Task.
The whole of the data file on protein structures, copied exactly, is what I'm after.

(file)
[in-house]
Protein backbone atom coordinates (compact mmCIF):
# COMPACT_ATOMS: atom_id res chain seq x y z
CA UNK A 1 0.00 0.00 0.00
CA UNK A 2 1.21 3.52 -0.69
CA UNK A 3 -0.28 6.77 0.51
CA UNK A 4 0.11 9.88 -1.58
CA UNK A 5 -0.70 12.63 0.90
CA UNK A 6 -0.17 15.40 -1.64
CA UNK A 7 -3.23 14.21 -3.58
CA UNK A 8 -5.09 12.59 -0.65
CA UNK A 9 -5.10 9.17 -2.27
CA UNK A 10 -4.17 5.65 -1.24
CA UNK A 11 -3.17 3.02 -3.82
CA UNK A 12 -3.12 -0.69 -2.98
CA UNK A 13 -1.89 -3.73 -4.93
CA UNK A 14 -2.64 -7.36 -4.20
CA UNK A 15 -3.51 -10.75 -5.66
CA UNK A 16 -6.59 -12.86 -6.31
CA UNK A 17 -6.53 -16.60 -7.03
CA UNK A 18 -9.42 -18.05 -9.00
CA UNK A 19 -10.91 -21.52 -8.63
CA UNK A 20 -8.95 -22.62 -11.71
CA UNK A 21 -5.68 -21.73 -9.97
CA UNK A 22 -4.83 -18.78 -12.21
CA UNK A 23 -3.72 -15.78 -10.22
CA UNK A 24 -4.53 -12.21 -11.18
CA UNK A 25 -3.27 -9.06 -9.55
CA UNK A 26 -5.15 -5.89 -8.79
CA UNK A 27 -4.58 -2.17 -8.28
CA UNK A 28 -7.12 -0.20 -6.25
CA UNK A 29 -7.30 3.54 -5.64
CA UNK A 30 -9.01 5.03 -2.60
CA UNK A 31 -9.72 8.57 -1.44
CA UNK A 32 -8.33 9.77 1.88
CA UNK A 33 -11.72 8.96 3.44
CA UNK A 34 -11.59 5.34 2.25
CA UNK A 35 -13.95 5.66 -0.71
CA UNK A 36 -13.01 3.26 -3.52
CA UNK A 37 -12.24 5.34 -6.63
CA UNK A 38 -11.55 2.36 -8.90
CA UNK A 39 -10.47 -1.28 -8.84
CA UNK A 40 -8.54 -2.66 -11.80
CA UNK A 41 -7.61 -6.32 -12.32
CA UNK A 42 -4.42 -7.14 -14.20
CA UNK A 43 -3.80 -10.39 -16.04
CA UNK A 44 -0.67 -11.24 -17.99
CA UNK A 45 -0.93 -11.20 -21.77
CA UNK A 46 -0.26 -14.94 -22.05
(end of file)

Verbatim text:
[in-house]
Protein backbone atom coordinates (compact mmCIF):
# COMPACT_ATOMS: atom_id res chain seq x y z
CA UNK A 1 0.00 0.00 0.00
CA UNK A 2 1.21 3.52 -0.69
CA UNK A 3 -0.28 6.77 0.51
CA UNK A 4 0.11 9.88 -1.58
CA UNK A 5 -0.70 12.63 0.90
CA UNK A 6 -0.17 15.40 -1.64
CA UNK A 7 -3.23 14.21 -3.58
CA UNK A 8 -5.09 12.59 -0.65
CA UNK A 9 -5.10 9.17 -2.27
CA UNK A 10 -4.17 5.65 -1.24
CA UNK A 11 -3.17 3.02 -3.82
CA UNK A 12 -3.12 -0.69 -2.98
CA UNK A 13 -1.89 -3.73 -4.93
CA UNK A 14 -2.64 -7.36 -4.20
CA UNK A 15 -3.51 -10.75 -5.66
CA UNK A 16 -6.59 -12.86 -6.31
CA UNK A 17 -6.53 -16.60 -7.03
CA UNK A 18 -9.42 -18.05 -9.00
CA UNK A 19 -10.91 -21.52 -8.63
CA UNK A 20 -8.95 -22.62 -11.71
CA UNK A 21 -5.68 -21.73 -9.97
CA UNK A 22 -4.83 -18.78 -12.21
CA UNK A 23 -3.72 -15.78 -10.22
CA UNK A 24 -4.53 -12.21 -11.18
CA UNK A 25 -3.27 -9.06 -9.55
CA UNK A 26 -5.15 -5.89 -8.79
CA UNK A 27 -4.58 -2.17 -8.28
CA UNK A 28 -7.12 -0.20 -6.25
CA UNK A 29 -7.30 3.54 -5.64
CA UNK A 30 -9.01 5.03 -2.60
CA UNK A 31 -9.72 8.57 -1.44
CA UNK A 32 -8.33 9.77 1.88
CA UNK A 33 -11.72 8.96 3.44
CA UNK A 34 -11.59 5.34 2.25
CA UNK A 35 -13.95 5.66 -0.71
CA UNK A 36 -13.01 3.26 -3.52
CA UNK A 37 -12.24 5.34 -6.63
CA UNK A 38 -11.55 2.36 -8.90
CA UNK A 39 -10.47 -1.28 -8.84
CA UNK A 40 -8.54 -2.66 -11.80
CA UNK A 41 -7.61 -6.32 -12.32
CA UNK A 42 -4.42 -7.14 -14.20
CA UNK A 43 -3.80 -10.39 -16.04
CA UNK A 44 -0.67 -11.24 -17.99
CA UNK A 45 -0.93 -11.20 -21.77
CA UNK A 46 -0.26 -14.94 -22.05